Any reduction in the number of vehicles on roads will have further flow on effects to related infrastructure and this is a major trend of which infrastructure investors need to be aware. For instance, there will be less need for big CBD parking stations, which may be able to be repurposed, for example as logistics hubs or as electric vehicle charging stations.

These changes may also impact the nature of our cities. They may allow for even larger cities, possibly incorporating several centralised hubs, and larger population densities.

Given competition will be fierce among technology providers, one strategy for infrastructure investors may be to back the facilities and systems needed to support new transport modes.

For example, an electric-vehicle future may require an amplification of renewable generation and distribution capacity. This will require construction of many battery charging or swap stations in major built up areas. This is an opportunity for investors.

Ultimately, it will take time, new regulations and substantial public education to switch to a new model for public transport. While it’s impossible to predict the future, given how gridlocked Australia’s road and rail networks are, it’s only a matter of time before new approaches make practical and economic sense.

 

Author: John Julian, Investment Director Sydney, Australia

Source: AMP Capital 31 July 2018

Important notes: While every care has been taken in the preparation of this article, AMP Capital Investors Limited (ABN 59 001 777 591, AFSL 232497) and AMP Capital Funds Management Limited (ABN 15 159 557 721, AFSL 426455) makes no representations or warranties as to the accuracy or completeness of any statement in it including, without limitation, any forecasts. Past performance is not a reliable indicator of future performance. This article has been prepared for the purpose of providing general information, without taking account of any particular investor’s objectives, financial situation or needs. An investor should, before making any investment decisions, consider the appropriateness of the information in this article, and seek professional advice, having regard to the investor’s objectives, financial situation and needs. This article is solely for the use of the party to whom it is provided.

Best of 2018: Who is the most vulnerable as housing prices head lower?

Date: Jan 15th, 2019

https://vimeo.com/291021827

The long-term rise in Australian home prices has led to a huge inter-generational transfer of wealth from the young to the old. A material reversal in property values will go some way to unwinding this, creating winners and losers amongst the generations.

Australia has long had a love affair with home ownership, which is illustrated by the strong growth in residential prices over the past two decades. Prices accelerated particularly strongly over the five years to 2017 amid a strong domestic economy, low mortgage rates, tax-breaks for domestic investors and sustained interest from overseas buyers, especially from China.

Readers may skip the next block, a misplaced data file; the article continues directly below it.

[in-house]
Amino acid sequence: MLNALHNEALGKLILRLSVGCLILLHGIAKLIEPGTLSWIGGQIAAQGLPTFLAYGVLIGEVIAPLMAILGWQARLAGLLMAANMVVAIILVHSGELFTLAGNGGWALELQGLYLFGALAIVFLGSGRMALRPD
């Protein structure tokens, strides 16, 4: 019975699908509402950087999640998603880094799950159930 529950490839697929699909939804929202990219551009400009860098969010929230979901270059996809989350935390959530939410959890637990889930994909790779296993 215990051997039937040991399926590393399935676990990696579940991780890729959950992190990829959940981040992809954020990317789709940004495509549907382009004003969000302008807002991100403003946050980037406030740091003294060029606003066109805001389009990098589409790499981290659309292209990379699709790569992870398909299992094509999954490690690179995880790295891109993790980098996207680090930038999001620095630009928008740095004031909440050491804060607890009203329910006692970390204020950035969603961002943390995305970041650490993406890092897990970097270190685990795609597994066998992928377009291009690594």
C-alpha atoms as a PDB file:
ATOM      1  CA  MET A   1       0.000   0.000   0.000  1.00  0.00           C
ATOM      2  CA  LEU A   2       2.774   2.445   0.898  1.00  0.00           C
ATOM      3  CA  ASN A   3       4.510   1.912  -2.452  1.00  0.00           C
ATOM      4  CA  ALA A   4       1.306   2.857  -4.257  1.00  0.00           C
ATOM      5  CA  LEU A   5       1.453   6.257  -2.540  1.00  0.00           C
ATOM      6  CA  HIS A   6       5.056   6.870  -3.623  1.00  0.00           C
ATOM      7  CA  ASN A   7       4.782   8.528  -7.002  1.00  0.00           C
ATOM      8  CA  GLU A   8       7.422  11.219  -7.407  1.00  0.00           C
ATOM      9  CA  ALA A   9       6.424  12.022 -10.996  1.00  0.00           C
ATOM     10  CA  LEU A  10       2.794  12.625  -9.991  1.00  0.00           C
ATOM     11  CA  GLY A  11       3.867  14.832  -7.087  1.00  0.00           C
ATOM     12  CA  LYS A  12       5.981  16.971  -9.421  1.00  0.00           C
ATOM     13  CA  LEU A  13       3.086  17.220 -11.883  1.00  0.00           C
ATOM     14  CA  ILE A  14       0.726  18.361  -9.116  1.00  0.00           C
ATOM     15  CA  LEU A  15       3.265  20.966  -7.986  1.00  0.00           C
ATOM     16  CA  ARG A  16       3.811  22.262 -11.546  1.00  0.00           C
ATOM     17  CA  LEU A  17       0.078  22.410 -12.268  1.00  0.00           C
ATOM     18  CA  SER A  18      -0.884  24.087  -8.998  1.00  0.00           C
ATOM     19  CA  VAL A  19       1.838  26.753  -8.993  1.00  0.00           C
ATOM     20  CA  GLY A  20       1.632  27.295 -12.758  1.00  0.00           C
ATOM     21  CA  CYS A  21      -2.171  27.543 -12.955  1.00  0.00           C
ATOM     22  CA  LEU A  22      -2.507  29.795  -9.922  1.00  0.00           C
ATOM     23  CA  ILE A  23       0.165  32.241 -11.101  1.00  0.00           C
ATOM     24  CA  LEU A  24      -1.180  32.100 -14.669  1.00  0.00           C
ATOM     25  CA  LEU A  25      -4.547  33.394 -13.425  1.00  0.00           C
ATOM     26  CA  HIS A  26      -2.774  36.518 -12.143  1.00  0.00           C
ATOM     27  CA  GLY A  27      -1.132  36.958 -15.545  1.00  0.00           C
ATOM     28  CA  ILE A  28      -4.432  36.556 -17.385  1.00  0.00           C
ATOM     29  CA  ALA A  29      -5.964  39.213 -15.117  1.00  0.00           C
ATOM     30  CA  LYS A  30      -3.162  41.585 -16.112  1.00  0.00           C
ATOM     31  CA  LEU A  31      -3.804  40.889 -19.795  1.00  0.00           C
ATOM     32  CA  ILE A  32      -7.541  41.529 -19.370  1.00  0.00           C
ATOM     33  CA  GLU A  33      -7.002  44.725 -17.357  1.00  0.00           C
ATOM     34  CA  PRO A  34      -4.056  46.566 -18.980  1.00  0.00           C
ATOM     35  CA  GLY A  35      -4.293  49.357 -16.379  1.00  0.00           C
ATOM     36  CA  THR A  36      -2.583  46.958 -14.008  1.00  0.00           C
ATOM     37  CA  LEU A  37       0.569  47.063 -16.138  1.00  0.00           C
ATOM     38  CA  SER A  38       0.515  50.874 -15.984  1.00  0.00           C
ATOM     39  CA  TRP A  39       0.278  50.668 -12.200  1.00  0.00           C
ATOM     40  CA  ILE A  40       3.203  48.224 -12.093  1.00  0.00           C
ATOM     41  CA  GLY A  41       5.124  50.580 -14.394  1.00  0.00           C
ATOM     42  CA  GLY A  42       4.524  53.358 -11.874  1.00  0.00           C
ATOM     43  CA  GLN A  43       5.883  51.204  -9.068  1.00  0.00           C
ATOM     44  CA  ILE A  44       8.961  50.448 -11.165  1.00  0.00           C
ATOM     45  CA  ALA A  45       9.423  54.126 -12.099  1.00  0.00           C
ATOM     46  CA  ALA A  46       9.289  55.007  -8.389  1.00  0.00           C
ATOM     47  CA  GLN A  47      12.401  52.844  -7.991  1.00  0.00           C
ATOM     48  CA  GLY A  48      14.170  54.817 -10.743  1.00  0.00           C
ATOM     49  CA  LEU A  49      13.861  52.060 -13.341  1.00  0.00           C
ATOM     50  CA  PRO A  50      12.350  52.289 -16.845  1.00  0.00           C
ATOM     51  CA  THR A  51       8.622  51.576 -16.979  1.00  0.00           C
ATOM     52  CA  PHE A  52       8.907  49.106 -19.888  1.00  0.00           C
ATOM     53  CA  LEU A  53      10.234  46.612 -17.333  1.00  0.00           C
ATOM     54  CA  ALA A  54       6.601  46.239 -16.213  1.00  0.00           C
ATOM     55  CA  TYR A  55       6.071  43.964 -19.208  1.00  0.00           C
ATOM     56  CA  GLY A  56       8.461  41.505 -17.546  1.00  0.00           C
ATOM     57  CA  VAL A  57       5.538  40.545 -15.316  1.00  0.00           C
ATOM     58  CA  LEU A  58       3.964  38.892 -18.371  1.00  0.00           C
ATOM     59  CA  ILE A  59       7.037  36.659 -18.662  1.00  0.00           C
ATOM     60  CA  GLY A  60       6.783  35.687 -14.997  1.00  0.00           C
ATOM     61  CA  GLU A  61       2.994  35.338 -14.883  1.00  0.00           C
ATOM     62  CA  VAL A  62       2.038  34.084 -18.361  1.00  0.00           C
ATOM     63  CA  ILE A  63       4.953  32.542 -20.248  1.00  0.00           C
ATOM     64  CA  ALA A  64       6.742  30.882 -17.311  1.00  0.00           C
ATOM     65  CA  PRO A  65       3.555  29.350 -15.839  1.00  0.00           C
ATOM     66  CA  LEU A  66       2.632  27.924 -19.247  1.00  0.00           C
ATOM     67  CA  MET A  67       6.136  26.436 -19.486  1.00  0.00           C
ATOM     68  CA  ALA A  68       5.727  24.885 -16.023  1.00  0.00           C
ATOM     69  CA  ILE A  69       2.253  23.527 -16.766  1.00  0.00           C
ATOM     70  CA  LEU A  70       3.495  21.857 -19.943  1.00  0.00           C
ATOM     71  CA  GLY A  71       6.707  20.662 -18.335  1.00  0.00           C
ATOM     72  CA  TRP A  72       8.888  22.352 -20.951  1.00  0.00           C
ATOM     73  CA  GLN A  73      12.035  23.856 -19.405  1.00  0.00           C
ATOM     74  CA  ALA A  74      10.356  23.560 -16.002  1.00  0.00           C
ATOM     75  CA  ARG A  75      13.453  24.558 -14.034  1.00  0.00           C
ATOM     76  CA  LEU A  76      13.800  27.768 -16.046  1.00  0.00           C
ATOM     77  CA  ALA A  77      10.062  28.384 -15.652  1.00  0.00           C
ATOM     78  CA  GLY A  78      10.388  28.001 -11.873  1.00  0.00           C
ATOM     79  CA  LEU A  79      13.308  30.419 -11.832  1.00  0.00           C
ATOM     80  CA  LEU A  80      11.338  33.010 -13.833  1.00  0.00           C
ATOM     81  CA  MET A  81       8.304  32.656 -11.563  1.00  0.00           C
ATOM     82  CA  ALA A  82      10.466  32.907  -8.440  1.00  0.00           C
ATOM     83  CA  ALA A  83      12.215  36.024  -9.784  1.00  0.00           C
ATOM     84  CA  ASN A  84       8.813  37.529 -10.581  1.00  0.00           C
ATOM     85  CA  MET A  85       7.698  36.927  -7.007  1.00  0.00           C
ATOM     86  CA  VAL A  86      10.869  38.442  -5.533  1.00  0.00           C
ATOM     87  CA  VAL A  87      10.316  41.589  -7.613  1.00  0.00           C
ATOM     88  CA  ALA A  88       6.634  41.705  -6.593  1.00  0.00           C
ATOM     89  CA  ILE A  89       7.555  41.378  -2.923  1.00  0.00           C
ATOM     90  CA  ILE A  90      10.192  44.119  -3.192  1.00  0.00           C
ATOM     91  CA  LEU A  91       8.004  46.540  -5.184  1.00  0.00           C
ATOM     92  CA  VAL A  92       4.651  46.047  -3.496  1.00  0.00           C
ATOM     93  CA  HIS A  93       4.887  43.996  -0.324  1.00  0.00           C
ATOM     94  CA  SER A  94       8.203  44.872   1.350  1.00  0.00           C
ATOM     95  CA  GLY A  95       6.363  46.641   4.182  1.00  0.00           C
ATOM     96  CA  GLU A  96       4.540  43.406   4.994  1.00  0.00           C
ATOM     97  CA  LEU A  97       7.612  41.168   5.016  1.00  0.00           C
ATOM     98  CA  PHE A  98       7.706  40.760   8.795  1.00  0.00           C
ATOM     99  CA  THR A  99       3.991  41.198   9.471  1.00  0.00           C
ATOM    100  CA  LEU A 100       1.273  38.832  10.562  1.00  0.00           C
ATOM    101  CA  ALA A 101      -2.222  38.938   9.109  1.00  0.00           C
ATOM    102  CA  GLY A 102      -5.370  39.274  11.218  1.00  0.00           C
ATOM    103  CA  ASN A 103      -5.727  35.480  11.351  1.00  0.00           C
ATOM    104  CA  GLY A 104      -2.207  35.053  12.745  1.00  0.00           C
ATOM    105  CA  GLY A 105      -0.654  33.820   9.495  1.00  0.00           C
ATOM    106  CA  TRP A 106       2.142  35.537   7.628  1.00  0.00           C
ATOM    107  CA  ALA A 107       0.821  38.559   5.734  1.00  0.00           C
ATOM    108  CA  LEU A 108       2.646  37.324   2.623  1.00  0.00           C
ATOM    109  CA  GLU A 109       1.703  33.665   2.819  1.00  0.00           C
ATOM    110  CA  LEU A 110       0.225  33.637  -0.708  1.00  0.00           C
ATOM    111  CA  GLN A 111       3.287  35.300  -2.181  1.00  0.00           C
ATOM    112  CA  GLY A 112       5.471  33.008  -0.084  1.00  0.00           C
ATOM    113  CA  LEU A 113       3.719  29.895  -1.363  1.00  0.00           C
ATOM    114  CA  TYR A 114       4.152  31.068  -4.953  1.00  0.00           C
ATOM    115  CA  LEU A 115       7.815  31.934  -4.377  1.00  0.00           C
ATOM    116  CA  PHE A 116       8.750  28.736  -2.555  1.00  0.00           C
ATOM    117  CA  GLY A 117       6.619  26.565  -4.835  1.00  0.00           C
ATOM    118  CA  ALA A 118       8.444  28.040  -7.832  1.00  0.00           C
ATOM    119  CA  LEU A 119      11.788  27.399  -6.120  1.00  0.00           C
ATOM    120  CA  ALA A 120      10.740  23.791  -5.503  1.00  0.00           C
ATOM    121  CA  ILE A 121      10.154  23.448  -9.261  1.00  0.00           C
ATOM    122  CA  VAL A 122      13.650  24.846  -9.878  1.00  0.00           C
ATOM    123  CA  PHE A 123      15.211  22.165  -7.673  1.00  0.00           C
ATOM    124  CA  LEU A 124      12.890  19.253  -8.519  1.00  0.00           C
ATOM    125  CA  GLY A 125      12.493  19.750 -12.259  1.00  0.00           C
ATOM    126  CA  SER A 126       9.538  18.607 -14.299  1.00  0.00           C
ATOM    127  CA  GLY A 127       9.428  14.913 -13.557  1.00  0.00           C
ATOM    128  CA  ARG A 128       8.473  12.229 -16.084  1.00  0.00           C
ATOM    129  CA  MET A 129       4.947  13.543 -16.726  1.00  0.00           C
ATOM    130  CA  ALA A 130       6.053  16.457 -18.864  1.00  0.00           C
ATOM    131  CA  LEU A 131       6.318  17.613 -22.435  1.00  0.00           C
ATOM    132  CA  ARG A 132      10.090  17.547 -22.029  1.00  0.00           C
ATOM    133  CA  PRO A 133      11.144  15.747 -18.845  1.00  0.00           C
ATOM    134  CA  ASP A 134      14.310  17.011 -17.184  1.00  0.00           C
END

These factors were supported by ongoing immigration, a widespread cultural desire in Australia to own property and a highly limited supply of new land available in the capital cities in which most Australians live and work. A flood of virtual reality tv shows based on home ownership and renovations struck a chord with aspirational Australians. A political consensus in favour of measures supportive of property owners came to be established.

This included borrowers being able to take advantage of historically low interest rates to purchase more expensive homes.

However, 2017 saw the peak in prices as lenders came under regulatory pressure to constrain lending multiples, review prospective borrowers’ spending commitments more closely and limit interest-only loans.

Furthermore, rising global interest rates have pushed up Australian mortgage rates despite domestic interest rates remaining at their historic low of 1.5%.

The withdrawal of investment buyers from the market has been followed by a more hesitant mood amongst owner-occupiers, who are either unable or unwilling to borrow the funds and provide the deposits necessary to maintain the housing market’s momentum.

Australians are likely to find themselves in very different situations depending on their home ownership history. They may be grouped into three distinct demographic cohorts, many of whose members share some broad characteristics.

Millennials

Most Australians under the age of 35 have struggled to gain a foothold on the housing ladder. By the time they had found settled jobs and saved deposits, they found that house prices had risen beyond their reach.

Sometimes characterised as the ‘smashed-avocado generation’, this group has tended to prioritise experiential spending over property acquisition. This may be partly due to a cultural shift in society, but undoubtedly at least partly reflects the low possibility of purchasing even a very modest home within reasonable proximity to work.

Property purchases have tended to be restricted to those either on the highest incomes and/or those who have enjoyed the good fortune of parents or grandparents willing and able to help fund ever increasing deposit and stamp duty payments.

There are signs that some millennials on more typical income levels have simply given up on the Aussie dream of home ownership – at least until they become beneficiaries of a future inheritance.

Families

Australians in the 35-55 age group are much more likely to be property owners. However, the 20-year upward trend in home prices has left this generation suffering varying degrees of financial stress. This has been caused by the need to take on oversized mortgages to buy their first home, typically some years after their parents would have taken the plunge into the housing market.